Barry Sonnenfeld has had a good ride since breaking loose from the Coen Brothers, but it has come to a crashing halt here and the hands of one of the most poorly judged and lazily written scripts of recent years. But unlike Joel Schumacher overwhelming himself in Batman and Robin and Jeremiah Chechik wandering lost in the labyrinth of The Avengers, Sonnenfeld is not entirely to blame. Individual scenes are handled as well as can be expected. Sonnenfeld patiently lays them one aside the other and works towards the climax in a workmanlike fashion. There's visual style to spare and the cinematography captures the cool blacks and metallics very well. There's even a fairly rousing score by Elmer Bernstein and a snazzy credits sequence, and the film has been manicured to the max. But nothing on screen is interesting. Nothing that happens engages us. Nothing that is said is funny. The characters are boring, the dialogue is weak, the structure of the film is arbitrary and the action perfunctory. If Sonnenfeld is to be blamed, it is as producer, allowing a prepackaged merchandising concept and some promising ideas to go to script in this fashion. Obviously interested in the technical challenge of making sure it all happened, he has lost sight of the basic ineptitude with which it has been written. This is becoming increasingly characteristic of American directors in the late twentieth century. George Lucas may have made the most high profile blunder of the bunch, but this film proves he is not alone. Wild Wild West is the worst film of the year so far, and though it still does not sink quite so low as Batman and Robin and Deep Impact (if only for its designs and Branagh's earnest work) it certainly ranks among the worst of the decade as well.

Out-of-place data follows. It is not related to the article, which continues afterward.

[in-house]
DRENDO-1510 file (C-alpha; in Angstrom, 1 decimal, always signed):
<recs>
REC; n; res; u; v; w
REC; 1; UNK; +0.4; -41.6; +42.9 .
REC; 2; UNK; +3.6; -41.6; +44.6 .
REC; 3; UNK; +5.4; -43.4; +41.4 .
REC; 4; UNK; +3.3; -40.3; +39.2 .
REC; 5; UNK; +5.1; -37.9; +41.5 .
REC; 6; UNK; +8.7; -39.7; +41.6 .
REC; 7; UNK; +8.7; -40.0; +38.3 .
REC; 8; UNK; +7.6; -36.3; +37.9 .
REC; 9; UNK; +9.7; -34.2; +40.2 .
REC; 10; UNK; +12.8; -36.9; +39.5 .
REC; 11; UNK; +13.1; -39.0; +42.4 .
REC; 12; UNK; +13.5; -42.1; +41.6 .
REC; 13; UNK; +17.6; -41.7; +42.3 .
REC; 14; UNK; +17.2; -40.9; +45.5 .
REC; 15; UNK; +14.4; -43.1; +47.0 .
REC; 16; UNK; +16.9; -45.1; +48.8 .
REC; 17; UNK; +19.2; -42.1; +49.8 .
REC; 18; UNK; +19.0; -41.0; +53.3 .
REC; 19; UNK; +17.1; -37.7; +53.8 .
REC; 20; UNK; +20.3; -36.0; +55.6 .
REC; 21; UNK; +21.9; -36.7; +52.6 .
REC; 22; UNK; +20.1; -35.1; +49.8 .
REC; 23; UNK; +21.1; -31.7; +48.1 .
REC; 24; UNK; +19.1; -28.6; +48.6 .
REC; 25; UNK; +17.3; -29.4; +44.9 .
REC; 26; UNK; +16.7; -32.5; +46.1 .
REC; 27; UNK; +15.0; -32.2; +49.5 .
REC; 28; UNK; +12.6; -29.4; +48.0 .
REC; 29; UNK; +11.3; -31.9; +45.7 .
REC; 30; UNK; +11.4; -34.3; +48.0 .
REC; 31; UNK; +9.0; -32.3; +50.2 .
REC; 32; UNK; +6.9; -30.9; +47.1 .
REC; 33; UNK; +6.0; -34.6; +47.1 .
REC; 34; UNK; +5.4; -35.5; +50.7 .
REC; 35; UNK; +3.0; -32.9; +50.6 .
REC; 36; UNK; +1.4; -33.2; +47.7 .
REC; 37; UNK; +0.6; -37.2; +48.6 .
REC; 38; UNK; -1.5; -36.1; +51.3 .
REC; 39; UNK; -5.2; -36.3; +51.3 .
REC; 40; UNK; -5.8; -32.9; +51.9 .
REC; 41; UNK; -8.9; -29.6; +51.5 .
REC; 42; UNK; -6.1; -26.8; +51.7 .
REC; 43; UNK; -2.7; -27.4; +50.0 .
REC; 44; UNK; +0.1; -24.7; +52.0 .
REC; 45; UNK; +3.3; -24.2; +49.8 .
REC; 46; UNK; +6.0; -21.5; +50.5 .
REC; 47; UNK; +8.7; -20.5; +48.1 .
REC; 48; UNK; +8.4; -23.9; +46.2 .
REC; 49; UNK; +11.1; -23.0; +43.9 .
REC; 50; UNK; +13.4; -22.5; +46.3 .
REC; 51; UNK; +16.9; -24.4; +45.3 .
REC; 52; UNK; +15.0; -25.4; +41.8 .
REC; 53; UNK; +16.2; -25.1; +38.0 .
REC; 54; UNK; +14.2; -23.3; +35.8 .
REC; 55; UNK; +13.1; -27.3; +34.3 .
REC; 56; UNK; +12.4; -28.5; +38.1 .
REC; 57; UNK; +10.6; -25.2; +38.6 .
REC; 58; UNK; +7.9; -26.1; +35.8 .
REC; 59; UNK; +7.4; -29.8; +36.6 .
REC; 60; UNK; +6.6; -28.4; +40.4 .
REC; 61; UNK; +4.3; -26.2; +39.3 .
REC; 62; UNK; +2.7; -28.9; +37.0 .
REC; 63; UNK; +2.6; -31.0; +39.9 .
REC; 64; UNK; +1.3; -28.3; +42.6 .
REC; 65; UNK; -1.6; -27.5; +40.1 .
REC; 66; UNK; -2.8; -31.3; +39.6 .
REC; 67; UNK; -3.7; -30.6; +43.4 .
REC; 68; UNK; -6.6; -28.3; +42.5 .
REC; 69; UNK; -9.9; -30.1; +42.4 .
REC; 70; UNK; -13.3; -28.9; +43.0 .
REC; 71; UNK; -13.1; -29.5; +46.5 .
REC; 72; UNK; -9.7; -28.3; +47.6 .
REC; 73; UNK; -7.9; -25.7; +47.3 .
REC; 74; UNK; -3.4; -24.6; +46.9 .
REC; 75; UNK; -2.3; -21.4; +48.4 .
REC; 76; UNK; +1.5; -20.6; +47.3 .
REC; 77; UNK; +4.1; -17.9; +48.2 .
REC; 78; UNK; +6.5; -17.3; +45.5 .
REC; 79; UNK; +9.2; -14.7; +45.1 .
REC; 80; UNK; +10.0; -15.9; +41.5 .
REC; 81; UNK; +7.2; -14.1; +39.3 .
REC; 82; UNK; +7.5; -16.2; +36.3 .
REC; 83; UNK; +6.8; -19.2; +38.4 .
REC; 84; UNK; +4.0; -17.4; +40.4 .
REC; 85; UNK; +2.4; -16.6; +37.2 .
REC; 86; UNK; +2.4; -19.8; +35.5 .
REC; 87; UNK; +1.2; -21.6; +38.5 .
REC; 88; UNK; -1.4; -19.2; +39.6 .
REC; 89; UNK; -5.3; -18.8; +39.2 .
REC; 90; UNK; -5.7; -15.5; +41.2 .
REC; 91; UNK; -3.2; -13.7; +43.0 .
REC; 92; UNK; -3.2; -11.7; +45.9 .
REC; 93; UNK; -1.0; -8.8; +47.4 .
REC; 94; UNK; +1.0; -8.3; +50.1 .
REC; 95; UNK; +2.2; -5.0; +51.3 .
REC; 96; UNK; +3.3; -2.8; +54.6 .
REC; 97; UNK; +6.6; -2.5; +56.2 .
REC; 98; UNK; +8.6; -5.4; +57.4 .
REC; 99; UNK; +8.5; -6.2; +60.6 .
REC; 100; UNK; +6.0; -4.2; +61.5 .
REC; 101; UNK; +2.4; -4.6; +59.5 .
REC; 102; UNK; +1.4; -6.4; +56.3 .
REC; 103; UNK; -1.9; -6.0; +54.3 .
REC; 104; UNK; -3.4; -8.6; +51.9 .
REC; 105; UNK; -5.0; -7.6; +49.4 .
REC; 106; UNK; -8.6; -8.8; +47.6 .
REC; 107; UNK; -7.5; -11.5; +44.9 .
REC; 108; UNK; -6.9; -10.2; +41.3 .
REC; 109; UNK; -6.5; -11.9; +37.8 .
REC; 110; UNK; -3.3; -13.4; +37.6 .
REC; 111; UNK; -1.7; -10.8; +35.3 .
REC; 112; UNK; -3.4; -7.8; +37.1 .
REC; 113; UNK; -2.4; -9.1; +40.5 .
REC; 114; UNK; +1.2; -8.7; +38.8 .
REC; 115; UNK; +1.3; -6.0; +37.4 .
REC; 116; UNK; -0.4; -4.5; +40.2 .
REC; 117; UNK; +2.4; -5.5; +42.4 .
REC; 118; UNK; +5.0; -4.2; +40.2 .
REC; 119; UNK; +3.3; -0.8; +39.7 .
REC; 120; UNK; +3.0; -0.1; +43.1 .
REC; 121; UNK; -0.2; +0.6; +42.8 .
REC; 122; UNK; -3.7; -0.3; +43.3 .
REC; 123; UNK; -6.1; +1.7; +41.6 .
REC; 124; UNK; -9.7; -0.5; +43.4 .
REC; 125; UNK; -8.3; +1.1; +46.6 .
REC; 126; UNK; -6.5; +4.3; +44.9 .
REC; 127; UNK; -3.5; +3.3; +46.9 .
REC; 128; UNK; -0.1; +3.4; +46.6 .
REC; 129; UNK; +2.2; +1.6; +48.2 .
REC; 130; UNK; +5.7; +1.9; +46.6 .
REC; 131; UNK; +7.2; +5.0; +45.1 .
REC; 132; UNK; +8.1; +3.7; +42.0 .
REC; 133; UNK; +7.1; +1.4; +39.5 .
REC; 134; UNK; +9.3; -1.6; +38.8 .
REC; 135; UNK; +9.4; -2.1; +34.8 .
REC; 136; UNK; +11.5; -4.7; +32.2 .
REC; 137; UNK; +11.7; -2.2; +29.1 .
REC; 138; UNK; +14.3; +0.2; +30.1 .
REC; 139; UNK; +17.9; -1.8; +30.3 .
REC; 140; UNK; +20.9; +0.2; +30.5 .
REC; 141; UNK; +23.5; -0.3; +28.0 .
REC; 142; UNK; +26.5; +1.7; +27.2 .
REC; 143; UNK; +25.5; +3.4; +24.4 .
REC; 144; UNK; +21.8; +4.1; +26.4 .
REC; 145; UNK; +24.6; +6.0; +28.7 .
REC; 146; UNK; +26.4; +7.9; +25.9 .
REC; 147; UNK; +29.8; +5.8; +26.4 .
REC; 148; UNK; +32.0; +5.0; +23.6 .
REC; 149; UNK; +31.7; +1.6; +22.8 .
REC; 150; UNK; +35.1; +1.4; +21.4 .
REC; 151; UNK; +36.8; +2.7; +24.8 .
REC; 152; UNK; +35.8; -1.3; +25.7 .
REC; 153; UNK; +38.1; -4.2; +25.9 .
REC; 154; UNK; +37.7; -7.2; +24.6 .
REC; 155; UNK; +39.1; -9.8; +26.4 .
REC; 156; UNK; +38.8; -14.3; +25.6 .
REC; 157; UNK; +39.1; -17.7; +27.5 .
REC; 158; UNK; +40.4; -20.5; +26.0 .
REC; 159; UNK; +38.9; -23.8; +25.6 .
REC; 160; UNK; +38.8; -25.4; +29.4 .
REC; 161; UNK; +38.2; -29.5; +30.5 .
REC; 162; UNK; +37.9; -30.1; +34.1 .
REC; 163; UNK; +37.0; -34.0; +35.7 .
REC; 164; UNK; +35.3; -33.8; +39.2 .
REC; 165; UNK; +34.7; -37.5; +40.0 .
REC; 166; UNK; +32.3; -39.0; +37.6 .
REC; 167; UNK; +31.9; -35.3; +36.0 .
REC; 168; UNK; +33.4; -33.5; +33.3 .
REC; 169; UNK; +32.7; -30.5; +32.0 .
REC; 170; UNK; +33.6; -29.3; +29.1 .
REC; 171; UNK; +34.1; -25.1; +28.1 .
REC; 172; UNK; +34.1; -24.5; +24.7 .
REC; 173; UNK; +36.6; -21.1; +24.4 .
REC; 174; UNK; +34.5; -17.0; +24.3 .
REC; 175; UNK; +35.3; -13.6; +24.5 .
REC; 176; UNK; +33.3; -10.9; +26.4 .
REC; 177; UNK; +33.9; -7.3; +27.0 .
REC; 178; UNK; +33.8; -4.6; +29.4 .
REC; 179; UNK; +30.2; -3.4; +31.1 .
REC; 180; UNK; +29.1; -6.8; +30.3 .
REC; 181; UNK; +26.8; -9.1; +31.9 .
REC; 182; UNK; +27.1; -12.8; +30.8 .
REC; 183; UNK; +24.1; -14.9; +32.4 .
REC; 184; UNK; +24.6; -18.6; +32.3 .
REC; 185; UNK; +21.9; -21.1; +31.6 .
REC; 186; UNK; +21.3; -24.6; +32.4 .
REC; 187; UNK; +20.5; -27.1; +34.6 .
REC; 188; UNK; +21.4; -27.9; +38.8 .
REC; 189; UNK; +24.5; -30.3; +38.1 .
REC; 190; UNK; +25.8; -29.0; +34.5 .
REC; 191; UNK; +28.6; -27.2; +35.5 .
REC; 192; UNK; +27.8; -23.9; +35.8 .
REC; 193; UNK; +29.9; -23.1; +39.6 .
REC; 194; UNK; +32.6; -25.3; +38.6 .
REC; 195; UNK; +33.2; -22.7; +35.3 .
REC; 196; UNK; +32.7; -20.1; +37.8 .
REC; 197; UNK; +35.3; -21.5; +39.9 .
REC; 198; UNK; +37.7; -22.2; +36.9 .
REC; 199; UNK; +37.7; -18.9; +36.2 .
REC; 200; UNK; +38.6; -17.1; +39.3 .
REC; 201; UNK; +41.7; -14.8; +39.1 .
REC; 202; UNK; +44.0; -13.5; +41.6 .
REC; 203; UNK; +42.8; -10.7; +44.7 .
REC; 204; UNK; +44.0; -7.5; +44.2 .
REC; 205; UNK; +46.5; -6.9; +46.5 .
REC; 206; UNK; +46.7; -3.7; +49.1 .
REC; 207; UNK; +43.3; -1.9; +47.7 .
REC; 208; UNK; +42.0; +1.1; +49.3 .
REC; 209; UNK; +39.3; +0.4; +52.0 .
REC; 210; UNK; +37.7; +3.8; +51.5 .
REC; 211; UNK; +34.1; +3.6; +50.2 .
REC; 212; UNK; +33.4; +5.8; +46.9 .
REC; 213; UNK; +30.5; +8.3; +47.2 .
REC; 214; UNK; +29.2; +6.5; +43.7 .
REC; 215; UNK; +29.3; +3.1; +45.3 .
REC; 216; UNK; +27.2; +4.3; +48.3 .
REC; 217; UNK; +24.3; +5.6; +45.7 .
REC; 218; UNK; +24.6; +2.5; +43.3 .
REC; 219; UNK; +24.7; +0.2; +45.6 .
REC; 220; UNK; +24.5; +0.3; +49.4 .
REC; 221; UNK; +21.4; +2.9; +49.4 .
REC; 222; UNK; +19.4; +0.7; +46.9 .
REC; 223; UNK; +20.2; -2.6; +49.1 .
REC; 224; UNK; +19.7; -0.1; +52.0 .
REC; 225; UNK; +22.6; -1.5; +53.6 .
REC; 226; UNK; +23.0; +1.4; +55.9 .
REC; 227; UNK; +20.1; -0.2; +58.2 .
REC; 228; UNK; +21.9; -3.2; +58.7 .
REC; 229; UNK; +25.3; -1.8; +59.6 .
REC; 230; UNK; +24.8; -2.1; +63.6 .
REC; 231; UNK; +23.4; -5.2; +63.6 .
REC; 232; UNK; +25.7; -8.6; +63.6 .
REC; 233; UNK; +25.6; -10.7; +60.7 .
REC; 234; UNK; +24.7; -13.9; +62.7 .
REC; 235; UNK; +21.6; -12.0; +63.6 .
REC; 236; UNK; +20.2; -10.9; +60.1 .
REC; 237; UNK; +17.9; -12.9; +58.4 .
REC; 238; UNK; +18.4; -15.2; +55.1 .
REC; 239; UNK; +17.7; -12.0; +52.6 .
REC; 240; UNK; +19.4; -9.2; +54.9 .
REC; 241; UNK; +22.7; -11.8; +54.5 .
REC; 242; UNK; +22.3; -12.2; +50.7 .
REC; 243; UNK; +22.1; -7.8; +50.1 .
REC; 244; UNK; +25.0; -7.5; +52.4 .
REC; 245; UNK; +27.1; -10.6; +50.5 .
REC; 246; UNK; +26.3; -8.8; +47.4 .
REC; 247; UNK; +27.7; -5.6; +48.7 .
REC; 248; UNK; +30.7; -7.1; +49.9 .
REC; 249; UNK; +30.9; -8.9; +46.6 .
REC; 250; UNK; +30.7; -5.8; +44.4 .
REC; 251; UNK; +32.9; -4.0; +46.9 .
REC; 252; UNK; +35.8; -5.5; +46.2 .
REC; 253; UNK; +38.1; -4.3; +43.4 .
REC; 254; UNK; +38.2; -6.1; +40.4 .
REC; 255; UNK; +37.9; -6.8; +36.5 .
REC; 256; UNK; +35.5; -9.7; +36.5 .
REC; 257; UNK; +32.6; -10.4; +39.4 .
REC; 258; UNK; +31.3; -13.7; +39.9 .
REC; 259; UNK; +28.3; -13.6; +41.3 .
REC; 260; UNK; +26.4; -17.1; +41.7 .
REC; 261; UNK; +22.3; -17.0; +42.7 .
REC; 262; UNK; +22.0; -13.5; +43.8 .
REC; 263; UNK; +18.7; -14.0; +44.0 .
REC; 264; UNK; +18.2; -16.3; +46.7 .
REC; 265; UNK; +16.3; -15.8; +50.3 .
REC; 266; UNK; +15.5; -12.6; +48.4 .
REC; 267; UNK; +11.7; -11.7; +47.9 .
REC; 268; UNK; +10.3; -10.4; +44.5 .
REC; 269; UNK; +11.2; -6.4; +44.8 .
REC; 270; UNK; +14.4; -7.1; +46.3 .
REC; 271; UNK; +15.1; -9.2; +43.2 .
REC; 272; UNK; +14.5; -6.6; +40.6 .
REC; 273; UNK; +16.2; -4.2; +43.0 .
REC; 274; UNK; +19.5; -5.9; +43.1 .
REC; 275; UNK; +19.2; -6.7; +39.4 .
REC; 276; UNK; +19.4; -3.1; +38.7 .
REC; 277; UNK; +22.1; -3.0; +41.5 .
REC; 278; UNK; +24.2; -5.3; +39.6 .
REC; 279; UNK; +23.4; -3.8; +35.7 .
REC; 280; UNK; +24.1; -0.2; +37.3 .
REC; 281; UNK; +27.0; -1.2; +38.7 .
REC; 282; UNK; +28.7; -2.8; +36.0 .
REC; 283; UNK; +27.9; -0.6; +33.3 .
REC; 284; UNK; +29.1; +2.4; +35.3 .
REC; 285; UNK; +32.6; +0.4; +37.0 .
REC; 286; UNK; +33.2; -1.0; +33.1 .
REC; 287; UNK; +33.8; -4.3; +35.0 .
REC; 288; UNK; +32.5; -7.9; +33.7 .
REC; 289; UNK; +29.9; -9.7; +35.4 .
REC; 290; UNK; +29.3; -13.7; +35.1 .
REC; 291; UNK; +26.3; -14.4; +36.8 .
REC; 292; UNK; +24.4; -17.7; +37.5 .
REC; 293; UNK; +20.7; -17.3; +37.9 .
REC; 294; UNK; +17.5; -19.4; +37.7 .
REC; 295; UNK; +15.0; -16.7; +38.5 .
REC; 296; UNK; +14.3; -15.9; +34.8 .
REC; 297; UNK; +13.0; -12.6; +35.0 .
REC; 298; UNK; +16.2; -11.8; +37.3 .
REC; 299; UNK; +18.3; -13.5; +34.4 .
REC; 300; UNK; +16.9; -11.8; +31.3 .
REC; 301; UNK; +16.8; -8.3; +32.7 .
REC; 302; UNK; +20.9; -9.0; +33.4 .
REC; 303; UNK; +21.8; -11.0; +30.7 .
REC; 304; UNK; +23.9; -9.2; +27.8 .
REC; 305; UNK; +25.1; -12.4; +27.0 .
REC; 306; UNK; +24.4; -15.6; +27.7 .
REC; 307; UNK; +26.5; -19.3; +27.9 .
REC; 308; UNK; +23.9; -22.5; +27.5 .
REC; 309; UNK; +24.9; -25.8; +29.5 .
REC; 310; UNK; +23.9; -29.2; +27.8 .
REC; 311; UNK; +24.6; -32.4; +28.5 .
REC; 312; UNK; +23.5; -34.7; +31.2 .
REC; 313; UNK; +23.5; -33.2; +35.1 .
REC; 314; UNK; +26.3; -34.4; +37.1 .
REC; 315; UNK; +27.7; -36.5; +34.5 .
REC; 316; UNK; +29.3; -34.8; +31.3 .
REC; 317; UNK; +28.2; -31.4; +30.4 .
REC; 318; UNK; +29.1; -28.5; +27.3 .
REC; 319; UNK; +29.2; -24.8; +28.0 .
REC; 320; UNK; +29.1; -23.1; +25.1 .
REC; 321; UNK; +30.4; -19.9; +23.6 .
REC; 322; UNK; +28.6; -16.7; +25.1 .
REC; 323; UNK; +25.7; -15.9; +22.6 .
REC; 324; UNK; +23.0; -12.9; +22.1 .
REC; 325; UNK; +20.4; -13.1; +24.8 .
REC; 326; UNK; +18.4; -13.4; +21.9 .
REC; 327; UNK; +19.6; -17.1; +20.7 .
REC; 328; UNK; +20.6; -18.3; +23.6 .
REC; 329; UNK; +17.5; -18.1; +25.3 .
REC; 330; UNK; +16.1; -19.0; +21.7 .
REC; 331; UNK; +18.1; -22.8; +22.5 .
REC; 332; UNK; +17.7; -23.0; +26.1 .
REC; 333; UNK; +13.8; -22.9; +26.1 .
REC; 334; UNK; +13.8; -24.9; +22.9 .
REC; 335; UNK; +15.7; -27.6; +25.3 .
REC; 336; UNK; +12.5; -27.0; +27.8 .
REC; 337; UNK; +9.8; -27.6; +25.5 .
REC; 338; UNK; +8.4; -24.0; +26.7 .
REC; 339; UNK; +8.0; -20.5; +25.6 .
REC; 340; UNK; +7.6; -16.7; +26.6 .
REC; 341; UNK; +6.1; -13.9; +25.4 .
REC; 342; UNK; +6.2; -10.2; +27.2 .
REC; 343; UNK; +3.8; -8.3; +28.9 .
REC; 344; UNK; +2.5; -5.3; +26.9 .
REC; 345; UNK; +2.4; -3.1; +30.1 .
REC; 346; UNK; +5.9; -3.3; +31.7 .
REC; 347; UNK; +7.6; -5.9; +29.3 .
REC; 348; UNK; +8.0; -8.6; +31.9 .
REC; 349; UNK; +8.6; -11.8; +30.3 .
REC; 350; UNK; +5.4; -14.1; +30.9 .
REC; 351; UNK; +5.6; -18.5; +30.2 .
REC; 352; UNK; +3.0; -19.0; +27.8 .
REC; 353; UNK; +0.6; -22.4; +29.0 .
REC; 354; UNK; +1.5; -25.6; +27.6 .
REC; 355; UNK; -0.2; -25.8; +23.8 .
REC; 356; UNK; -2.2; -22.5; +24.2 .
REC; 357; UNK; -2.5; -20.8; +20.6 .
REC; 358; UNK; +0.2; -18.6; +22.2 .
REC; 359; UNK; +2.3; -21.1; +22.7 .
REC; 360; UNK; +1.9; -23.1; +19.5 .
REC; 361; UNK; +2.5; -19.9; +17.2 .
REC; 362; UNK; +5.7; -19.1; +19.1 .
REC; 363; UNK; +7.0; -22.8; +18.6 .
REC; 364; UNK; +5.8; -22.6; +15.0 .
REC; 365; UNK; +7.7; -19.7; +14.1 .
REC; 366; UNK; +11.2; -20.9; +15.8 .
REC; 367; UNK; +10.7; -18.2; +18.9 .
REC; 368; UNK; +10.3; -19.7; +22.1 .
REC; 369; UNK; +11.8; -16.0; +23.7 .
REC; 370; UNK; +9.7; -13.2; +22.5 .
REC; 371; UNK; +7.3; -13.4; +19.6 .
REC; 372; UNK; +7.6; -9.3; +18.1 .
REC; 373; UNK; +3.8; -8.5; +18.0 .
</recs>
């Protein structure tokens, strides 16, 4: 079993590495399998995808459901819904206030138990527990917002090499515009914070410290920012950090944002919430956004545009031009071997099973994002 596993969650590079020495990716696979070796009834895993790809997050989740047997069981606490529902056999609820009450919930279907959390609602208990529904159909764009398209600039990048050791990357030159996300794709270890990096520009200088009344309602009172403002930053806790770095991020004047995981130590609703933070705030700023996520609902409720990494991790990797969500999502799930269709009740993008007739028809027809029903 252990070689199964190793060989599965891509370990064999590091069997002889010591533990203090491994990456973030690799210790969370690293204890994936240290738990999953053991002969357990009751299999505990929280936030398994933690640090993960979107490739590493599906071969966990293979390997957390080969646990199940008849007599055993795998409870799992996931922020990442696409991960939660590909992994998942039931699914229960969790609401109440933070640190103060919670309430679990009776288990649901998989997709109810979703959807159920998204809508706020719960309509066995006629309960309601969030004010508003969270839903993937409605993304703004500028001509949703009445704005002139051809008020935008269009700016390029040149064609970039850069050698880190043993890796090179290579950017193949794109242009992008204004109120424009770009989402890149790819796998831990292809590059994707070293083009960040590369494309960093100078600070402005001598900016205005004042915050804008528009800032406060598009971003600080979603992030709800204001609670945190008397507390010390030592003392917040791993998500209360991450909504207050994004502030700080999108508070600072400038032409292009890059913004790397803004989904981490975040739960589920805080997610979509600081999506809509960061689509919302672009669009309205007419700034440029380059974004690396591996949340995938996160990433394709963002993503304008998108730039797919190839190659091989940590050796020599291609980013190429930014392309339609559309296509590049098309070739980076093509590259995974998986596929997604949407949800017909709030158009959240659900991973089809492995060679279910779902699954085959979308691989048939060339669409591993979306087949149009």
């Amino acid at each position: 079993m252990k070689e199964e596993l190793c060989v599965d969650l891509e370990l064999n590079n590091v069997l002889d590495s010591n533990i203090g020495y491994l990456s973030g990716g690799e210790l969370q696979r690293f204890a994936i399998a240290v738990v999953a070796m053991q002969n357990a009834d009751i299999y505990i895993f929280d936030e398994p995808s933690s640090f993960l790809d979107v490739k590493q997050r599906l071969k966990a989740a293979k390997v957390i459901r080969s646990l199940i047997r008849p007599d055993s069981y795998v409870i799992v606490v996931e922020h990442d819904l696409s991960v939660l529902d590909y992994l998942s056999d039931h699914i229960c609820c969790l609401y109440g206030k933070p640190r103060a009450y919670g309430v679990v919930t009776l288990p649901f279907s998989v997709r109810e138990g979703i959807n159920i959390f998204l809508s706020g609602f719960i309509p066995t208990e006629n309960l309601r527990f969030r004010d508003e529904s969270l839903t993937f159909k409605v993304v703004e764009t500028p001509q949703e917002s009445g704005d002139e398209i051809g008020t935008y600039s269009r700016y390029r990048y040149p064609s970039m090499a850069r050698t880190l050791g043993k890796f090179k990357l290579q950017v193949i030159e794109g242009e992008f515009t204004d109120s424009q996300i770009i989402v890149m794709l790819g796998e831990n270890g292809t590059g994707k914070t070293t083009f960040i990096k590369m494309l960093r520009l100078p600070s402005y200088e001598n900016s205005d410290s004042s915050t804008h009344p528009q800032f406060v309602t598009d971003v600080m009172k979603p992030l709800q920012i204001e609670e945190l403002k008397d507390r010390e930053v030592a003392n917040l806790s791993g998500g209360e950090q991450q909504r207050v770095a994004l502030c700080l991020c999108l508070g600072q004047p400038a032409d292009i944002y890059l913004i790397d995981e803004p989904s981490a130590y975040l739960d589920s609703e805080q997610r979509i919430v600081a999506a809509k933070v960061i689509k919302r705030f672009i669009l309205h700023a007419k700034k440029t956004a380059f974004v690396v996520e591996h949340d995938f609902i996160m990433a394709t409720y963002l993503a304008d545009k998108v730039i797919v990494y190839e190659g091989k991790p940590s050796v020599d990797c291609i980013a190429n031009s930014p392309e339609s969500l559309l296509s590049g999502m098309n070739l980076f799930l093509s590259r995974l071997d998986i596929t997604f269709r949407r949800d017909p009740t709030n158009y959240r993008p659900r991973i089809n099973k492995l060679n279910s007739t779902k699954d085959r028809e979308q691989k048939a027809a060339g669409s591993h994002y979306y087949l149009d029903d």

Review by Harvey O'Brien copyright 1999.